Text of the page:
The subject of this course is modernization and modernism in America, but its concern is for the problems that such related modes of life and art pose to the possibility of heroism. As meaningfulness in life and meaning in art become more and more elusive, can one still hope to act meaningfully? As the belief in collective identity and destiny is less and less available, can one still retain a sense of the good and the capacity to act on it? Under the sign of modernity, heroism would seem to be at best, as William James concludes, "always on a precipitous edge, and only keeps alive by running. Every moment is an escape." What are we to make of so diminished a thing?
In order to figure out what has become of our heroes (and whether or not we should care), we shall read excerpts from Emma Goldman's autobiography Living My Life, e. e. cummings's The Enormous Room, Dashiell Hammett's The Maltese Falcon, Faulkner's As I Lay Dying, Pietro Di Donato's Christ in Concrete, Kenneth Patchen's The Journal of Albion Moonlight, and Arthur Miller's The Crucible.
To guide us on our way, we shall also read several essays, among them, Baudelaire's "The Hero in Modern Life," T. S. Eliot's "Hamlet," Irving Howe's "The Idea of the Modern," Harold Rosenberg's "Resurrected Romans," and Simone Weil's "The Iliad or the Poem of Force," as well as look at several films: the movie version of Hammett's novel, Casablanca, Angels with Dirty Faces, Stella Dallas, and On the Waterfront.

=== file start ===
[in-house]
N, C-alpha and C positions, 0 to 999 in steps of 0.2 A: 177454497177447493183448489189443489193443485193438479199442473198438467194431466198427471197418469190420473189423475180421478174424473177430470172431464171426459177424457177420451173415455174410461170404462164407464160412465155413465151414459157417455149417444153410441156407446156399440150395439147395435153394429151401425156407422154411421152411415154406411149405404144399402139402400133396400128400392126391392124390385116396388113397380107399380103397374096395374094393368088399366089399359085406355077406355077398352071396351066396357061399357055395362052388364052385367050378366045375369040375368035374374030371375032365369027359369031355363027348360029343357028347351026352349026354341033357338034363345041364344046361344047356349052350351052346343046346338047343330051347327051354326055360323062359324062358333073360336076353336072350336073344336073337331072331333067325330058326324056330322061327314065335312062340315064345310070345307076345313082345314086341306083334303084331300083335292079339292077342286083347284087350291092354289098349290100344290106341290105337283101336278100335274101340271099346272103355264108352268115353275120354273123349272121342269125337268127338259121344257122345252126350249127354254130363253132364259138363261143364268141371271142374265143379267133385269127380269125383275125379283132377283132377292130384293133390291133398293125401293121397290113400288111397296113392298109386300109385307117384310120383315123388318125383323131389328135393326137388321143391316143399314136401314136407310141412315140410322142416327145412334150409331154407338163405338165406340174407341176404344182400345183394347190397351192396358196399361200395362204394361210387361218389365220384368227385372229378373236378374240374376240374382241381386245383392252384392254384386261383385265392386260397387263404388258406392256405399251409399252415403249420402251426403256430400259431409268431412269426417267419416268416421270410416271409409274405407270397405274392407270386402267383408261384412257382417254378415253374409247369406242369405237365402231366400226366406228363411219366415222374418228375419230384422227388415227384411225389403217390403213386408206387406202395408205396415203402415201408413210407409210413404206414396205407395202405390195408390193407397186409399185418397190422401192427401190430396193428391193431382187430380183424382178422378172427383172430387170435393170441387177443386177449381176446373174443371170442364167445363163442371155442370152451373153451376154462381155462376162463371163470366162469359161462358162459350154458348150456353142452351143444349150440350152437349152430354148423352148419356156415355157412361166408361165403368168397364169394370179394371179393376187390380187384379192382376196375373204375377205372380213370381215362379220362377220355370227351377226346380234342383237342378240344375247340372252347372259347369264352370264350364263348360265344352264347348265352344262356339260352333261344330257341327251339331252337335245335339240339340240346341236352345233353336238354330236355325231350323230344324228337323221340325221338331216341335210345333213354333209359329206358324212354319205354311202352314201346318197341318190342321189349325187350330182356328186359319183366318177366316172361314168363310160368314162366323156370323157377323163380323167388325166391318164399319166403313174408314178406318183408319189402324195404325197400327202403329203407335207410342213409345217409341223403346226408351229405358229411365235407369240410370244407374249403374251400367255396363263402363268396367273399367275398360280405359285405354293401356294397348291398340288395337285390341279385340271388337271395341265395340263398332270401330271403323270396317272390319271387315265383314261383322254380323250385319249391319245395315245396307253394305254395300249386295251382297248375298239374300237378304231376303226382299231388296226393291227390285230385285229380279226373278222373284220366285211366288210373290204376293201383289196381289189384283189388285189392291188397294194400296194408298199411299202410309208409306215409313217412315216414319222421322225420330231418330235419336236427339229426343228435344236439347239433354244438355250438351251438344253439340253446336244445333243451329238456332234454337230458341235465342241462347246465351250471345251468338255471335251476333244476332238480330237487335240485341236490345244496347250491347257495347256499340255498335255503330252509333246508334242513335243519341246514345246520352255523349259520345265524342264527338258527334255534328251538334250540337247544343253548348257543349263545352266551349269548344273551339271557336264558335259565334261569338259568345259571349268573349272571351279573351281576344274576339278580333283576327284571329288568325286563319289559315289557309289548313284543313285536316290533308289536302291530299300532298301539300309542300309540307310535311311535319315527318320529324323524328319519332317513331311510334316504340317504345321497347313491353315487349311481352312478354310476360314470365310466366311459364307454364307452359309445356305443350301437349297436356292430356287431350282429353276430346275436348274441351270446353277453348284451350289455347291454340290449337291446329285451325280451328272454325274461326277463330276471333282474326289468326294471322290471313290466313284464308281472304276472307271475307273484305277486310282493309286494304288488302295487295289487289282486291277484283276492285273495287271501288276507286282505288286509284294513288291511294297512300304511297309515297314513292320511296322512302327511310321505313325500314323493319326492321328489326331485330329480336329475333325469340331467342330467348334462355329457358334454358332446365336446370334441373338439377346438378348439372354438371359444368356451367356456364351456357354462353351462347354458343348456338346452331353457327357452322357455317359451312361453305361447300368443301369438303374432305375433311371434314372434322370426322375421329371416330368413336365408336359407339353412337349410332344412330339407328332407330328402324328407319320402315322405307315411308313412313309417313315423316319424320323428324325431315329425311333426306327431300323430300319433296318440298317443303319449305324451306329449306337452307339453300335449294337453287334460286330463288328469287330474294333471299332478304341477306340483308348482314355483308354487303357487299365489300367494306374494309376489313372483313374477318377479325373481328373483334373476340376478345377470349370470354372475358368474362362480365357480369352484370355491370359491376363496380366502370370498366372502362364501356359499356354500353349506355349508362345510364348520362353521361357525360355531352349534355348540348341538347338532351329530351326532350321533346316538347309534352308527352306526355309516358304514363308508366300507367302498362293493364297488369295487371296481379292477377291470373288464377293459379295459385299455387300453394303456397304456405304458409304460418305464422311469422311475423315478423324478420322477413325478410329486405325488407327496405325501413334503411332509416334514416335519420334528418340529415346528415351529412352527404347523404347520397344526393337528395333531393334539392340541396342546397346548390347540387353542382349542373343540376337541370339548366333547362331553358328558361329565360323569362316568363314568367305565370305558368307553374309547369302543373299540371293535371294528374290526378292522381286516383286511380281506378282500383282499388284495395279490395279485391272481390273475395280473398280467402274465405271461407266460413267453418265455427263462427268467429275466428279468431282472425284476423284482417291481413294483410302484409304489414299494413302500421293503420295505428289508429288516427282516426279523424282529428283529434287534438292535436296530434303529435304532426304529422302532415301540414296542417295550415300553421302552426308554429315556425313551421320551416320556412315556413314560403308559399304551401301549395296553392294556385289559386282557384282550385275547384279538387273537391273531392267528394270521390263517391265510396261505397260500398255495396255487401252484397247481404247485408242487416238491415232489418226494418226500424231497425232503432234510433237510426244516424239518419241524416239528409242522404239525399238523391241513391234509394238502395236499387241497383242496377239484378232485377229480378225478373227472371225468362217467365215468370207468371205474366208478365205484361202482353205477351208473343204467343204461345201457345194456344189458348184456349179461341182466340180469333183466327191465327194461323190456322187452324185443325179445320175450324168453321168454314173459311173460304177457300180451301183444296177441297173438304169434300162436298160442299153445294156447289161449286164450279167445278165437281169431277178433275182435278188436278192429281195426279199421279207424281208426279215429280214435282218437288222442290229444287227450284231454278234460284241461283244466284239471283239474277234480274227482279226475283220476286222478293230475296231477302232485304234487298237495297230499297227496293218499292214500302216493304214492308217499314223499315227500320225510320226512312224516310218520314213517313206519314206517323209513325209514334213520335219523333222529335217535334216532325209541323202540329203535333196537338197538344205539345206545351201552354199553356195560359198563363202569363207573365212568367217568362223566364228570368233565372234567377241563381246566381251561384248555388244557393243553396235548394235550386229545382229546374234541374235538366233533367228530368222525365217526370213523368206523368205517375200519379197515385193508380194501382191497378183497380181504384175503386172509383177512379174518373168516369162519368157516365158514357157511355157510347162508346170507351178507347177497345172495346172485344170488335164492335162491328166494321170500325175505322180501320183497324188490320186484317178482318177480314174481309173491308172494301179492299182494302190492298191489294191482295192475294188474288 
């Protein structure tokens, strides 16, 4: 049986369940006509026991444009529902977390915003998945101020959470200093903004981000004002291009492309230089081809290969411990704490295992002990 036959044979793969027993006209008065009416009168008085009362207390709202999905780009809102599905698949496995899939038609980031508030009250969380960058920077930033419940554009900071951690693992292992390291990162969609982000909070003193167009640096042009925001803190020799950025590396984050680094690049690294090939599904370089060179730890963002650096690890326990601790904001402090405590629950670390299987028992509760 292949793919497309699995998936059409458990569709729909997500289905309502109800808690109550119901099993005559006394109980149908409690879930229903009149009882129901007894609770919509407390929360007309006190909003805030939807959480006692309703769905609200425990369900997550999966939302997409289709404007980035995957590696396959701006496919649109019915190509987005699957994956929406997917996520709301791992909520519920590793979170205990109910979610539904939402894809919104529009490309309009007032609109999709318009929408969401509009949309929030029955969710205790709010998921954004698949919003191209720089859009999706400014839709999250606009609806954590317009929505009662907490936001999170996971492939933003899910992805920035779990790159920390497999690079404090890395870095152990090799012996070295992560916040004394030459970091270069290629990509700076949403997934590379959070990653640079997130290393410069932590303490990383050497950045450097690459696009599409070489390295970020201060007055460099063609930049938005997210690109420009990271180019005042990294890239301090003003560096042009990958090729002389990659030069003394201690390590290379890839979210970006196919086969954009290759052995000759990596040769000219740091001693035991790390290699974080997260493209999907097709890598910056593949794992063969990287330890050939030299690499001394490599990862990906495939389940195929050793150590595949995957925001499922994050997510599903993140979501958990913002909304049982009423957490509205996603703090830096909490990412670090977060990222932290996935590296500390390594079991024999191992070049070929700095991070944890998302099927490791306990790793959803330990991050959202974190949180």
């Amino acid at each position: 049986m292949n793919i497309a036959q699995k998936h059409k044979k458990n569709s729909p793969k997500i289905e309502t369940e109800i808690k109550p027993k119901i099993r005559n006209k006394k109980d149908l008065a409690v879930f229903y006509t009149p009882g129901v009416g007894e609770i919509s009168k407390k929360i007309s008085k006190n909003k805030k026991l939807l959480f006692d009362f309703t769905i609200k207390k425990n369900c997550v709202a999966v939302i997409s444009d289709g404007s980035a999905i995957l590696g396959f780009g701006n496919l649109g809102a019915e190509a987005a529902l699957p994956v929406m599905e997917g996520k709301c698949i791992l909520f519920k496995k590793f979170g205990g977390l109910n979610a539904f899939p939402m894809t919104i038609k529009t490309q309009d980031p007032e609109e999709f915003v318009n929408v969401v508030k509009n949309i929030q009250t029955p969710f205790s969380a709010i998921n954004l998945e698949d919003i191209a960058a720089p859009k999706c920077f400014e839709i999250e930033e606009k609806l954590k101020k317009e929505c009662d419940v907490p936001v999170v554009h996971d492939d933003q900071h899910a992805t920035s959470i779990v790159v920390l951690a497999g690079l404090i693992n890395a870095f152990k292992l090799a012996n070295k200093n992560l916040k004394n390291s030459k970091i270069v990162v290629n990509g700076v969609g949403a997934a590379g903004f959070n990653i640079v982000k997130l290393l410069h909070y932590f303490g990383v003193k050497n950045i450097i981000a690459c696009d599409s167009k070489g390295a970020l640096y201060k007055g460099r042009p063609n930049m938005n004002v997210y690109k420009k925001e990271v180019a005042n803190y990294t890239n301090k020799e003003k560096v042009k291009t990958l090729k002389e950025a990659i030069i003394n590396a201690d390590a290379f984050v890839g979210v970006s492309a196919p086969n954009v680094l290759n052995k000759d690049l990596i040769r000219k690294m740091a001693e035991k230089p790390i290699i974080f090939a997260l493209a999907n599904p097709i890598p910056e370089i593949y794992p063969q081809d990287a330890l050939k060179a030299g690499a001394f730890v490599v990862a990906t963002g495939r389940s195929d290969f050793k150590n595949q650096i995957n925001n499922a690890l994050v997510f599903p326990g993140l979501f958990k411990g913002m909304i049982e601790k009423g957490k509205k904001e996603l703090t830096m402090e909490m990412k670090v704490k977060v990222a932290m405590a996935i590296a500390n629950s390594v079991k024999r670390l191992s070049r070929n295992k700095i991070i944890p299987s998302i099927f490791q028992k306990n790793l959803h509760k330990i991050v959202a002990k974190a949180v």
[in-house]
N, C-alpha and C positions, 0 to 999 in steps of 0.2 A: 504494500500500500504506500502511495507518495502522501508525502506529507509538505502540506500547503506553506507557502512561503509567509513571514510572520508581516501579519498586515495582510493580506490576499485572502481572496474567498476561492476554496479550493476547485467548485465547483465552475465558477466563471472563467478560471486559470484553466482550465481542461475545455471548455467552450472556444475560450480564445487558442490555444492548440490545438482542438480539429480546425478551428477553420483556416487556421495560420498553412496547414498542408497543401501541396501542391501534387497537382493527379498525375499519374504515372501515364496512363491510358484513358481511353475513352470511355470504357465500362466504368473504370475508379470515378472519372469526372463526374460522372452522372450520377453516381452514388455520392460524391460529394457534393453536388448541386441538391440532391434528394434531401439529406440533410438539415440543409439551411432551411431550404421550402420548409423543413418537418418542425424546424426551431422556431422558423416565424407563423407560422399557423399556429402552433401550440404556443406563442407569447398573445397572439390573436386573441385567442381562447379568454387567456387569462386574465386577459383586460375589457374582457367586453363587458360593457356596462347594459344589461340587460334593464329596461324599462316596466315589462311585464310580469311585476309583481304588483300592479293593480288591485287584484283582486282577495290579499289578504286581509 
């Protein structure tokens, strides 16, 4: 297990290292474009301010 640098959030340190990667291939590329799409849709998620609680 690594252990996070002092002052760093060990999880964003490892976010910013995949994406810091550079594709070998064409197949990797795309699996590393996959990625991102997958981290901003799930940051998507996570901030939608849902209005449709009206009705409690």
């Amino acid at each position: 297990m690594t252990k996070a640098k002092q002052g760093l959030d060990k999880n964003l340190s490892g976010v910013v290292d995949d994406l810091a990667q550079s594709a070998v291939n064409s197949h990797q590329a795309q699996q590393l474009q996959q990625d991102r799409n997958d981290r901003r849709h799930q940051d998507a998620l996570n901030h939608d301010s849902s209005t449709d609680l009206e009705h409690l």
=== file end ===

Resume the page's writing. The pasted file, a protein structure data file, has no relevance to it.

We shall conclude the course by reading Thomas McGrath's Letter to an Imaginary Friend, to my mind the most heroic (and certainly most neglected) modern American long poem, which in its 329-pages reconnoiters the troubled cultural and historical landscape of our previous readings in order to find out where we might have gone wrong.